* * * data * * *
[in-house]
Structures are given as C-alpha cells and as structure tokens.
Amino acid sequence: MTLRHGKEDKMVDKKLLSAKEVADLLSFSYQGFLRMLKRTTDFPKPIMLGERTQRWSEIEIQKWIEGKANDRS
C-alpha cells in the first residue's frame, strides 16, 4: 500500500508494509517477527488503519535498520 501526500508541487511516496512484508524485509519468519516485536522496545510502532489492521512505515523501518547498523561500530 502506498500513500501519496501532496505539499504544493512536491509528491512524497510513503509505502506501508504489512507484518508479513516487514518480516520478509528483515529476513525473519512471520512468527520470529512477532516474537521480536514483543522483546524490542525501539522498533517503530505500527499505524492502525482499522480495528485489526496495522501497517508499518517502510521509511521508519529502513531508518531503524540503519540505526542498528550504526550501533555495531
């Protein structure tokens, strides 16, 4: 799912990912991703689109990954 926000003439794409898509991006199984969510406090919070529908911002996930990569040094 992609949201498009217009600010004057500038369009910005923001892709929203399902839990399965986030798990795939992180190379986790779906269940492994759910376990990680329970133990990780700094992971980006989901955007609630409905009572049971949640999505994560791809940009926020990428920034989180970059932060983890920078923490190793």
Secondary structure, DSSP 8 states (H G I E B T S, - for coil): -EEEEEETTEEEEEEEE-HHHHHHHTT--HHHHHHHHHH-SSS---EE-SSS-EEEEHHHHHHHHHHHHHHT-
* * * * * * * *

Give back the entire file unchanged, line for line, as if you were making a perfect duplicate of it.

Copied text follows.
[in-house]
Structures are given as C-alpha cells and as structure tokens.
Amino acid sequence: MTLRHGKEDKMVDKKLLSAKEVADLLSFSYQGFLRMLKRTTDFPKPIMLGERTQRWSEIEIQKWIEGKANDRS
C-alpha cells in the first residue's frame, strides 16, 4: 500500500508494509517477527488503519535498520 501526500508541487511516496512484508524485509519468519516485536522496545510502532489492521512505515523501518547498523561500530 502506498500513500501519496501532496505539499504544493512536491509528491512524497510513503509505502506501508504489512507484518508479513516487514518480516520478509528483515529476513525473519512471520512468527520470529512477532516474537521480536514483543522483546524490542525501539522498533517503530505500527499505524492502525482499522480495528485489526496495522501497517508499518517502510521509511521508519529502513531508518531503524540503519540505526542498528550504526550501533555495531
């Protein structure tokens, strides 16, 4: 799912990912991703689109990954 926000003439794409898509991006199984969510406090919070529908911002996930990569040094 992609949201498009217009600010004057500038369009910005923001892709929203399902839990399965986030798990795939992180190379986790779906269940492994759910376990990680329970133990990780700094992971980006989901955007609630409905009572049971949640999505994560791809940009926020990428920034989180970059932060983890920078923490190793």
Secondary structure, DSSP 8 states (H G I E B T S, - for coil): -EEEEEETTEEEEEEEE-HHHHHHHTT--HHHHHHHHHH-SSS---EE-SSS-EEEEHHHHHHHHHHHHHHT-